FCC Clears The Air With Wi-Fi Software Updates

A few months ago, the Internet resounded with news that the FCC would ban open source router firmware. This threat came from proposed rules to devices operating in the U-NII bands – 5GHz WiFi, basically. These rules would have required all devices operating in this band to prevent modification to the radio inside these devices. Thanks to the highly integrated architecture of these devices, Systems-on-Chips, and other cost cutting measures from router manufacturers, the fear was these regulations would ultimately prevent modifications to these devices. It’s a legitimate argument, and a number of the keepers of the Open Source flame aired their concerns on the matter.

Now, the FCC has decided to clear the air on firmware upgrades to wireless routers. There was a fair bit of confusion in the original document, given the wording, “how [its] device is protected from ‘flashing’ and the installation of third-party firmware such as DD-WRT.” This appeared to mandate wholesale blocking of Open Source firmware on devices, with no suggestion as to how manufacturers would accomplish this impossible task.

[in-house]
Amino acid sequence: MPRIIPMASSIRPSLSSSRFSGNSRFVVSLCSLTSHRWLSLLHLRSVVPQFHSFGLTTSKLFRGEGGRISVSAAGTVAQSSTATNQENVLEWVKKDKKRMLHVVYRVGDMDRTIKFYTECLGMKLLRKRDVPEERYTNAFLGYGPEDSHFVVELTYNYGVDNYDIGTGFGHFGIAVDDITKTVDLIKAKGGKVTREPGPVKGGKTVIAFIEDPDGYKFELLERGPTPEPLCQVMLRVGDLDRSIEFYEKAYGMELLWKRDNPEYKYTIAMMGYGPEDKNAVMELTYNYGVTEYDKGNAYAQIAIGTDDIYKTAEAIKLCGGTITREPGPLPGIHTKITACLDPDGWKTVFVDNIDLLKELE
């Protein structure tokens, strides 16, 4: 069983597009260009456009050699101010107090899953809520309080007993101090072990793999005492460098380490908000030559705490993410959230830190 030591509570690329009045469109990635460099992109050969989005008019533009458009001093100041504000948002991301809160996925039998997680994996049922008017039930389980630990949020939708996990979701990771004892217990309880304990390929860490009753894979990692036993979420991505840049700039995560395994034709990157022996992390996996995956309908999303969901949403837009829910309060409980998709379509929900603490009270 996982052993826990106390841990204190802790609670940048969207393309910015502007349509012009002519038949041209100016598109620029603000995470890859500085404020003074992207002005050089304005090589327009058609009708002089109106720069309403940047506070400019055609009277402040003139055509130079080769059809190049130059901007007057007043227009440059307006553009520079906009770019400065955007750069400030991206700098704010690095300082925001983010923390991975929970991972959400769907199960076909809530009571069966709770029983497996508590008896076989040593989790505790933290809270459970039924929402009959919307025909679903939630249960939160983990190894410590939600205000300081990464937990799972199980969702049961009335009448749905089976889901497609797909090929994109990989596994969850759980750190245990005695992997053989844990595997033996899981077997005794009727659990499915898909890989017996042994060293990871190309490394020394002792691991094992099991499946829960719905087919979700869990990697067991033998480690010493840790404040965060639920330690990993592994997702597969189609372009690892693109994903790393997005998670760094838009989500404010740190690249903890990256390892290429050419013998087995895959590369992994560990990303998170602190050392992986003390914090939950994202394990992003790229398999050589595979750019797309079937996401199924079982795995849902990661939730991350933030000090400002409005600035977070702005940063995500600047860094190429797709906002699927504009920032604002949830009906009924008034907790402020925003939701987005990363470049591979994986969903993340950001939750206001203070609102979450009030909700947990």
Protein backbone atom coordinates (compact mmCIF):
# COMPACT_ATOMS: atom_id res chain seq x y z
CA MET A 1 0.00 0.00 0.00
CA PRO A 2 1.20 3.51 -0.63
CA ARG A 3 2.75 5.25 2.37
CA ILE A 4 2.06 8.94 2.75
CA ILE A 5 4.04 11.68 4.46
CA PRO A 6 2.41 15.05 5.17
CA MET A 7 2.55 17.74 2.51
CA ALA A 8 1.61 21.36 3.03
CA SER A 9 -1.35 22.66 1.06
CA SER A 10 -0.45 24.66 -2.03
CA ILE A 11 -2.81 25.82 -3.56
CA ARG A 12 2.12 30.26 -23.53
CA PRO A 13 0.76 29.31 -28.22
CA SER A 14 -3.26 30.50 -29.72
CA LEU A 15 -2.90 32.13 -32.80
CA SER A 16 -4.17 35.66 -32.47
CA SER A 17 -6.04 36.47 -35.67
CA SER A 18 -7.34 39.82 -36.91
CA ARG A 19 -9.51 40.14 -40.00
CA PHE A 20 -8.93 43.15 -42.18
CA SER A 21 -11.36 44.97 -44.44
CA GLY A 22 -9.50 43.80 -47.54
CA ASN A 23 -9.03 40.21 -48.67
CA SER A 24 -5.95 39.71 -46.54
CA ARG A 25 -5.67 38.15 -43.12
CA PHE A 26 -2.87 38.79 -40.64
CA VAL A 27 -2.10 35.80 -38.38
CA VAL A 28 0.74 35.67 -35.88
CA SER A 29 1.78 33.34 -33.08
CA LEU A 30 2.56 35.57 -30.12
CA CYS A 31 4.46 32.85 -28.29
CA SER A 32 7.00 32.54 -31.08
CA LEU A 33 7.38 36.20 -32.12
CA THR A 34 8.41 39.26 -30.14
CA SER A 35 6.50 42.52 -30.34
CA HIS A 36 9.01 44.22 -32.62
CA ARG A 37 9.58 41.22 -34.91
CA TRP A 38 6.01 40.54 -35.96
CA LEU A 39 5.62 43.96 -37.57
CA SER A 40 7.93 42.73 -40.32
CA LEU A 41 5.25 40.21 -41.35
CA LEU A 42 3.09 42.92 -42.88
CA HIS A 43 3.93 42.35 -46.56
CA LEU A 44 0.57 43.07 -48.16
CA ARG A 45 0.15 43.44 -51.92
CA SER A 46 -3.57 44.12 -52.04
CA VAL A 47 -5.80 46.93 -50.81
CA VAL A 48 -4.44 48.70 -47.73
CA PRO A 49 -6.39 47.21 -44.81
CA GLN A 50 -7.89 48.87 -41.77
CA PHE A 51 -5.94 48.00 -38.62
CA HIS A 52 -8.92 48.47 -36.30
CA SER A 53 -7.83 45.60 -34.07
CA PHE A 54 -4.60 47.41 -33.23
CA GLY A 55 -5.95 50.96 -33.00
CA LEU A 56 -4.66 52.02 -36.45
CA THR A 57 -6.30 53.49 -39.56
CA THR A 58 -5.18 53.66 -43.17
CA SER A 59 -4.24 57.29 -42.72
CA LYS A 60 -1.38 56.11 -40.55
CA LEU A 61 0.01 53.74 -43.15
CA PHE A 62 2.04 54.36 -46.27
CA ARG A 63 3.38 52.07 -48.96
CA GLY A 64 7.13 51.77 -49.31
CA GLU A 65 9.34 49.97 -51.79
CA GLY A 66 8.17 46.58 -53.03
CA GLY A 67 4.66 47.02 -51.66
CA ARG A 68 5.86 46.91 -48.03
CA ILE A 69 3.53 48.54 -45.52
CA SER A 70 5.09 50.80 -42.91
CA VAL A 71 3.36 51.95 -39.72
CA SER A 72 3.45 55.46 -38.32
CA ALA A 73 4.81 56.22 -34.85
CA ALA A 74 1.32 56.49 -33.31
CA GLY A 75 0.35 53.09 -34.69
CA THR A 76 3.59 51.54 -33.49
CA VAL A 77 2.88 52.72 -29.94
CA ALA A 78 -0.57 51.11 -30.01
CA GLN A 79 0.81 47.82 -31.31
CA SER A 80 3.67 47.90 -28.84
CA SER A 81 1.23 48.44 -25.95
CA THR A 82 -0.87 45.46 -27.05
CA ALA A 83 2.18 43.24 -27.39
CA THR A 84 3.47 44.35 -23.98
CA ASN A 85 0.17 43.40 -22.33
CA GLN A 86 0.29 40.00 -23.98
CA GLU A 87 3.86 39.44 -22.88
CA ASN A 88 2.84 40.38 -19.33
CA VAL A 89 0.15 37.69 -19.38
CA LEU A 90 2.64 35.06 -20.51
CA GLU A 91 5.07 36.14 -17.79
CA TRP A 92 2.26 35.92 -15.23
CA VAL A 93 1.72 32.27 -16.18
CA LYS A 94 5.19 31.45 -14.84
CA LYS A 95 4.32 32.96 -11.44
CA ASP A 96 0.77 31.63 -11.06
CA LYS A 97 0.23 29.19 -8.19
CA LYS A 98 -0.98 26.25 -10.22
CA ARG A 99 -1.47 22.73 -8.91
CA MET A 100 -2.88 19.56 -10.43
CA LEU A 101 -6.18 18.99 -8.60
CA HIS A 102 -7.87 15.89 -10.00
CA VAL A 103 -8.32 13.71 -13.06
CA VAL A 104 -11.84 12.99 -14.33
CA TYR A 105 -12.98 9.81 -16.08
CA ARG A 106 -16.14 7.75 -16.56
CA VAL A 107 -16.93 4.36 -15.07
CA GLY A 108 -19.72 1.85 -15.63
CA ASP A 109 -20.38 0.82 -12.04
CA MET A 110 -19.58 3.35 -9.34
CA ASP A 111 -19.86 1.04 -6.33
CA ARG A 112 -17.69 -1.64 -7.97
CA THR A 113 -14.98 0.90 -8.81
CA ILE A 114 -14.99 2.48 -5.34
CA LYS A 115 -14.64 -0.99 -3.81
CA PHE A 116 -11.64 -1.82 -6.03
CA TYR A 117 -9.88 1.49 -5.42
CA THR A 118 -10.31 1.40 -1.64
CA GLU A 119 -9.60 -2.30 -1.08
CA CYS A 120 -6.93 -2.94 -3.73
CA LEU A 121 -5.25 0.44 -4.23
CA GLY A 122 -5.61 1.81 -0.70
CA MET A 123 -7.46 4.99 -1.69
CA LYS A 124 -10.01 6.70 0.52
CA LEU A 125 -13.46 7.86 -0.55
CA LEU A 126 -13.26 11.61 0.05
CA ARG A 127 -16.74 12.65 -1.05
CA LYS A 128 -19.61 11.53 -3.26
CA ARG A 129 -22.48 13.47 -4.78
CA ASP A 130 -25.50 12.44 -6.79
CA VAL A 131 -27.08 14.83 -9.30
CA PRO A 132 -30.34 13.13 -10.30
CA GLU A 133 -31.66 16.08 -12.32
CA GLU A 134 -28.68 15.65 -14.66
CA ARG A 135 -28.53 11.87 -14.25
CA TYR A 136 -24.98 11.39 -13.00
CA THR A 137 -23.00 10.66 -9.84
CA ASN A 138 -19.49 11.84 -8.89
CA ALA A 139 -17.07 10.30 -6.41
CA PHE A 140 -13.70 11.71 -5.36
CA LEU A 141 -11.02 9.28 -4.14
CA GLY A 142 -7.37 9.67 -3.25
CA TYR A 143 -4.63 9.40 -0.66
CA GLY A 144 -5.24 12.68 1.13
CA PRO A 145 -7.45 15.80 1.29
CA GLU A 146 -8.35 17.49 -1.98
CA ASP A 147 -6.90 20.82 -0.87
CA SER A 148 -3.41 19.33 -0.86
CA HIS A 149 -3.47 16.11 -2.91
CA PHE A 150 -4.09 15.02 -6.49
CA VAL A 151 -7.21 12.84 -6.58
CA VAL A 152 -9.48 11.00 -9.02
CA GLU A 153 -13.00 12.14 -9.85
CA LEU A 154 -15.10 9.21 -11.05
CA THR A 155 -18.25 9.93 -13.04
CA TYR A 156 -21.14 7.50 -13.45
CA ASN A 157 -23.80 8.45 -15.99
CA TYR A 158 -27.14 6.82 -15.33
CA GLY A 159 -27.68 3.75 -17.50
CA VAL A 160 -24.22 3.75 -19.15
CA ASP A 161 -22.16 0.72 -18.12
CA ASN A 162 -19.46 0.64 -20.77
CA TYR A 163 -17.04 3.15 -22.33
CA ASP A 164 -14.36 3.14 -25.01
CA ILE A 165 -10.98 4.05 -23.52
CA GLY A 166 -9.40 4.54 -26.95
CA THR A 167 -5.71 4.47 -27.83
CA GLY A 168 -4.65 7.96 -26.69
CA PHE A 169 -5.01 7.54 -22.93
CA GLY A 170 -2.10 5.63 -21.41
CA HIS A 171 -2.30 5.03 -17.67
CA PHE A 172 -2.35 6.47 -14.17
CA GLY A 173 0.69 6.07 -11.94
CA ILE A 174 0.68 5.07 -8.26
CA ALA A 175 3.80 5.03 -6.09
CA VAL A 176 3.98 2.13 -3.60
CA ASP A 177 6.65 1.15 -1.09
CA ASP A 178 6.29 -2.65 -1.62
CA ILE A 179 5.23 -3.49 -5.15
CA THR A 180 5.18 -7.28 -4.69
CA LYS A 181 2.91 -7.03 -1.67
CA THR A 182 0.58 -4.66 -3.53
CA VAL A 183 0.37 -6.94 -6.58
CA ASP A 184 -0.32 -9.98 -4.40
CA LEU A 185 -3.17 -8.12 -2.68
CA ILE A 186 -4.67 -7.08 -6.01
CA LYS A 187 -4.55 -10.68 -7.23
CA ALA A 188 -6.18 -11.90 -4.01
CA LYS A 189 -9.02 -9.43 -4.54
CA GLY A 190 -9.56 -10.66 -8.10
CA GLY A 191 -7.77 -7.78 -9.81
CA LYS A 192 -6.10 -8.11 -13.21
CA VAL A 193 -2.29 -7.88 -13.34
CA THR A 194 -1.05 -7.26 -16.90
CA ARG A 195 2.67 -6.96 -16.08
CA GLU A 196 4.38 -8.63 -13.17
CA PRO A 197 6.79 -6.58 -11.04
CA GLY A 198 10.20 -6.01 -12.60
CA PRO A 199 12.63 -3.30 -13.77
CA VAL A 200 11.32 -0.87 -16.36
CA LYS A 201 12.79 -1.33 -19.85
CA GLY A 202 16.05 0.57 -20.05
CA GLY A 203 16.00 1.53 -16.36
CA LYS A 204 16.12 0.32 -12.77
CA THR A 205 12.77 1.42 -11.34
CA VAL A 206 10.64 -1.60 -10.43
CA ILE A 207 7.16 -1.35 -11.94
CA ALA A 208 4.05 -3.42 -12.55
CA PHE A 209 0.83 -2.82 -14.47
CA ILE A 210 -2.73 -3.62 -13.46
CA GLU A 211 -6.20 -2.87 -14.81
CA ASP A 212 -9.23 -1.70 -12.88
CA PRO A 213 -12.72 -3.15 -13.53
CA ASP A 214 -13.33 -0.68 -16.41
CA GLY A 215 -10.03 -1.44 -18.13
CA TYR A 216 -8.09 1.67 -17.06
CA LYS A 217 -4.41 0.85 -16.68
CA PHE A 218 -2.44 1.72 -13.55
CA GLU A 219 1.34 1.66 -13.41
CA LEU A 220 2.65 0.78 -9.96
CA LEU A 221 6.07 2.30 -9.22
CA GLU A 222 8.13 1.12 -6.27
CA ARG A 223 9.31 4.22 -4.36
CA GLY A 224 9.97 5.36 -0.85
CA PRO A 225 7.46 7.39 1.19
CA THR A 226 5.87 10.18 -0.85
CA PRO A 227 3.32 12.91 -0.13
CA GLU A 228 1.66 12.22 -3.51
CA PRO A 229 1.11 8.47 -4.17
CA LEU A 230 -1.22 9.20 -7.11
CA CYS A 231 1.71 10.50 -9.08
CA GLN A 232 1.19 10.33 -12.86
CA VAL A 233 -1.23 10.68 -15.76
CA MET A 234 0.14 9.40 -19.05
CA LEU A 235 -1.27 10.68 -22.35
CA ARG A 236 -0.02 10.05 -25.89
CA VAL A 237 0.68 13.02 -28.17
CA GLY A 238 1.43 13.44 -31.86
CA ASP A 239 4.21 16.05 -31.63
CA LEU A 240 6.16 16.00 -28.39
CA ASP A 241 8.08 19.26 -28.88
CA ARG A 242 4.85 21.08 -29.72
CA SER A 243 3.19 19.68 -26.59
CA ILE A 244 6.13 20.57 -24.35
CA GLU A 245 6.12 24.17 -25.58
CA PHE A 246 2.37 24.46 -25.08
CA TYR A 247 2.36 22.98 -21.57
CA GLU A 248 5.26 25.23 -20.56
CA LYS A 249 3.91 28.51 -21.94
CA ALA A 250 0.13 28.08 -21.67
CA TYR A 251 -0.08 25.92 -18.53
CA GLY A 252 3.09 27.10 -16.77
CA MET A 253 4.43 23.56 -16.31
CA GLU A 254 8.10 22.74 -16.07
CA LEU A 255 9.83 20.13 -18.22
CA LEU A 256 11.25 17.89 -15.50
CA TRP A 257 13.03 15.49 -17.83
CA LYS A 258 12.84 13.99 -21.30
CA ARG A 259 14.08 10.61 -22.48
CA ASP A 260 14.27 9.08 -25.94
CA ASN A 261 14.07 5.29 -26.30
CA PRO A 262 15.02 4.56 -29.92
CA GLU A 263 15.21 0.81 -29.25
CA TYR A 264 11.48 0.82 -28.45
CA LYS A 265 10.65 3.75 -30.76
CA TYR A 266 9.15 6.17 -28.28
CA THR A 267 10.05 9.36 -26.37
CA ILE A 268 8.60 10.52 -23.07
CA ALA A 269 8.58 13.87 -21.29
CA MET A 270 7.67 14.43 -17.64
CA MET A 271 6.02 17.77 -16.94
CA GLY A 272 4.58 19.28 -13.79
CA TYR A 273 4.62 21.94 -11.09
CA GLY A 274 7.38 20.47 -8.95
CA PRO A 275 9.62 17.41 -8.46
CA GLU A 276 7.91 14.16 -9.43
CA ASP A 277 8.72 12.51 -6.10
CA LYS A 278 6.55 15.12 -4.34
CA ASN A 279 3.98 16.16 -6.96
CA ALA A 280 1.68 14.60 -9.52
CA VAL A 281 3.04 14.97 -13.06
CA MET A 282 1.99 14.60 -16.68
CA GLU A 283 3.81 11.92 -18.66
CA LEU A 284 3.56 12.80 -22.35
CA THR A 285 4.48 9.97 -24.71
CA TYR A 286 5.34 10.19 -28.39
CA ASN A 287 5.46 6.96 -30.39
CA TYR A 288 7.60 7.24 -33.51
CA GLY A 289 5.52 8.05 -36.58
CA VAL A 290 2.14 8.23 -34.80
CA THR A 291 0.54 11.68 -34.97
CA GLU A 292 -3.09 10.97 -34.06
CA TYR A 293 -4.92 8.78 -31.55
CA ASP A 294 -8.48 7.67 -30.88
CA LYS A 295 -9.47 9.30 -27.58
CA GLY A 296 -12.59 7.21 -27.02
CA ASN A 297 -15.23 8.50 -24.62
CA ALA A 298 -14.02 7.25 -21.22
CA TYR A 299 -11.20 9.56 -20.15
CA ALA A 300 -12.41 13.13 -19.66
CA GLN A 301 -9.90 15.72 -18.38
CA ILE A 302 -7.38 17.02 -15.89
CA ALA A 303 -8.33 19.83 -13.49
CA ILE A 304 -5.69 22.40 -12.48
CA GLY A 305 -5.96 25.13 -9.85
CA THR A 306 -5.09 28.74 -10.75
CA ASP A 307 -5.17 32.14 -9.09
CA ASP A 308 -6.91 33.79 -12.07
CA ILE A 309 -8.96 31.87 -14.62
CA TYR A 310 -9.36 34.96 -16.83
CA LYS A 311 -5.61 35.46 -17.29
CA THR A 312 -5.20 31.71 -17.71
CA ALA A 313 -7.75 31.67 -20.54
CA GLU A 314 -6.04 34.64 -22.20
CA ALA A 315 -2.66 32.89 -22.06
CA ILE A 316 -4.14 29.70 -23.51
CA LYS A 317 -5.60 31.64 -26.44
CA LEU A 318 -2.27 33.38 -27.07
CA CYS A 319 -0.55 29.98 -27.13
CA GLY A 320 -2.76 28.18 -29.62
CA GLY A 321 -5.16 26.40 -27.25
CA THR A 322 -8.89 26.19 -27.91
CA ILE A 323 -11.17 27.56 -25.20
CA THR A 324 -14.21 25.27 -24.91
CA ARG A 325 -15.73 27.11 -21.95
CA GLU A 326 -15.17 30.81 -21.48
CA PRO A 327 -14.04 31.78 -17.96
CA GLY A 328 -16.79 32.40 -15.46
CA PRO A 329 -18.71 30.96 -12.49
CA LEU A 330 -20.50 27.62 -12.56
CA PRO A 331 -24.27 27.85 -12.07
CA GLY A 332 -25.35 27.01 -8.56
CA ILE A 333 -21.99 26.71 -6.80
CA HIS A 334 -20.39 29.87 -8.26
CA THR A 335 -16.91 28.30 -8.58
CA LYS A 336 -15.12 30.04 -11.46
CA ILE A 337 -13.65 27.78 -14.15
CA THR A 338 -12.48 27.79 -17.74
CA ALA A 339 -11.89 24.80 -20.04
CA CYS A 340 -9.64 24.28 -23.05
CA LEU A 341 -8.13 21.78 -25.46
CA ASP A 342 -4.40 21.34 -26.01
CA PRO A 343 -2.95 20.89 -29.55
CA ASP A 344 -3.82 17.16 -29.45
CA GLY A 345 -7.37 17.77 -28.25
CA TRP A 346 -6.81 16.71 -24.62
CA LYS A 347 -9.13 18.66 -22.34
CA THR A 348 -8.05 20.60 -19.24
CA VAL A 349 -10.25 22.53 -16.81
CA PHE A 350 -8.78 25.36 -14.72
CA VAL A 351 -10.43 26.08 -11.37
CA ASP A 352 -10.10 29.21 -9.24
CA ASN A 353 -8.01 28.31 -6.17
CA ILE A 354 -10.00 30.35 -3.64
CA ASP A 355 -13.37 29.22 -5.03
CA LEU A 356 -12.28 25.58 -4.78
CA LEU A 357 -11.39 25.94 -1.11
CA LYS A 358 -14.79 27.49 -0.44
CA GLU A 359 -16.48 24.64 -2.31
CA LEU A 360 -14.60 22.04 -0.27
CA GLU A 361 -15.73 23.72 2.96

[Julias Knapp], chief of the FCC’s Office of Engineering and Technology has since clarified the Commission’s position. In response to the deluge of comments to the FCC’s Notice of Proposed Rulemaking, the phrase, ‘protected from flashing… Open Source firmware” has been removed from the upcoming regulation. There’s new, narrow wording (PDF) in this version that better completes the Commission’s goal of stopping overpowered radios without encroching on the Open Source firmware scene. The people spoke, and the FCC listened — democracy at work.

33 thoughts on “FCC Clears The Air With Wi-Fi Software Updates